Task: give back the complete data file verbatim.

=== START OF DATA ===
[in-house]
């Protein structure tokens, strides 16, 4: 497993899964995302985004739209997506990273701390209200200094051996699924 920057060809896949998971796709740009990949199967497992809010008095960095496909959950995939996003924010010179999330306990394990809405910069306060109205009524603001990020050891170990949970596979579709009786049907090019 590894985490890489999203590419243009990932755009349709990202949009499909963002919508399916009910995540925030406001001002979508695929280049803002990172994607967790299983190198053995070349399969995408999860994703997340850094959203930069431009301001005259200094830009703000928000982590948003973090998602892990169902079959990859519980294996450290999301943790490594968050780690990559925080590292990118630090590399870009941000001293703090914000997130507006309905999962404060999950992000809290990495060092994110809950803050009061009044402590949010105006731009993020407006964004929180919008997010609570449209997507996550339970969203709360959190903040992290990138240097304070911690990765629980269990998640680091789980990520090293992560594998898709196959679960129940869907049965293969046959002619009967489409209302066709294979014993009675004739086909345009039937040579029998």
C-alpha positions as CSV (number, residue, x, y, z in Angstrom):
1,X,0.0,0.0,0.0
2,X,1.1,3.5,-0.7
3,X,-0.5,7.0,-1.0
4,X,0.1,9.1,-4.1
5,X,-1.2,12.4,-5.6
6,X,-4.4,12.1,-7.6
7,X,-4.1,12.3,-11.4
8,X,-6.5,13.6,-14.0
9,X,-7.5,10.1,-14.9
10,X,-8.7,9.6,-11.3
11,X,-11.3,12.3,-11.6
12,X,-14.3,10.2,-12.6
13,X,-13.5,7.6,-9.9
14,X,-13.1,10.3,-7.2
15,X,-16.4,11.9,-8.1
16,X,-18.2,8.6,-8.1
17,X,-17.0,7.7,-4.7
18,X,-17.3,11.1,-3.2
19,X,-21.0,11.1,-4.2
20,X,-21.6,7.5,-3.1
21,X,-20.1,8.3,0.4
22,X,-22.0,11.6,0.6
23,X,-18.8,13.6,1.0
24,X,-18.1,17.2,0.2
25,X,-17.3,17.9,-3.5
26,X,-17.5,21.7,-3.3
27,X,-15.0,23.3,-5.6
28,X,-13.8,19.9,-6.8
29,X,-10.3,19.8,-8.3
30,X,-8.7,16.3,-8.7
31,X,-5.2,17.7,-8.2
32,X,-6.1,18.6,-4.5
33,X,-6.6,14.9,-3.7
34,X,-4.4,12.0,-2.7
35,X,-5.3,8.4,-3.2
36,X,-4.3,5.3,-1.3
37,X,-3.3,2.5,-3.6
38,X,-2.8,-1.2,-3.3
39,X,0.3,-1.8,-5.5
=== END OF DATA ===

[in-house]
């Protein structure tokens, strides 16, 4: 497993899964995302985004739209997506990273701390209200200094051996699924 920057060809896949998971796709740009990949199967497992809010008095960095496909959950995939996003924010010179999330306990394990809405910069306060109205009524603001990020050891170990949970596979579709009786049907090019 590894985490890489999203590419243009990932755009349709990202949009499909963002919508399916009910995540925030406001001002979508695929280049803002990172994607967790299983190198053995070349399969995408999860994703997340850094959203930069431009301001005259200094830009703000928000982590948003973090998602892990169902079959990859519980294996450290999301943790490594968050780690990559925080590292990118630090590399870009941000001293703090914000997130507006309905999962404060999950992000809290990495060092994110809950803050009061009044402590949010105006731009993020407006964004929180919008997010609570449209997507996550339970969203709360959190903040992290990138240097304070911690990765629980269990998640680091789980990520090293992560594998898709196959679960129940869907049965293969046959002619009967489409209302066709294979014993009675004739086909345009039937040579029998």
C-alpha positions as CSV (number, residue, x, y, z in Angstrom):
1,X,0.0,0.0,0.0
2,X,1.1,3.5,-0.7
3,X,-0.5,7.0,-1.0
4,X,0.1,9.1,-4.1
5,X,-1.2,12.4,-5.6
6,X,-4.4,12.1,-7.6
7,X,-4.1,12.3,-11.4
8,X,-6.5,13.6,-14.0
9,X,-7.5,10.1,-14.9
10,X,-8.7,9.6,-11.3
11,X,-11.3,12.3,-11.6
12,X,-14.3,10.2,-12.6
13,X,-13.5,7.6,-9.9
14,X,-13.1,10.3,-7.2
15,X,-16.4,11.9,-8.1
16,X,-18.2,8.6,-8.1
17,X,-17.0,7.7,-4.7
18,X,-17.3,11.1,-3.2
19,X,-21.0,11.1,-4.2
20,X,-21.6,7.5,-3.1
21,X,-20.1,8.3,0.4
22,X,-22.0,11.6,0.6
23,X,-18.8,13.6,1.0
24,X,-18.1,17.2,0.2
25,X,-17.3,17.9,-3.5
26,X,-17.5,21.7,-3.3
27,X,-15.0,23.3,-5.6
28,X,-13.8,19.9,-6.8
29,X,-10.3,19.8,-8.3
30,X,-8.7,16.3,-8.7
31,X,-5.2,17.7,-8.2
32,X,-6.1,18.6,-4.5
33,X,-6.6,14.9,-3.7
34,X,-4.4,12.0,-2.7
35,X,-5.3,8.4,-3.2
36,X,-4.3,5.3,-1.3
37,X,-3.3,2.5,-3.6
38,X,-2.8,-1.2,-3.3
39,X,0.3,-1.8,-5.5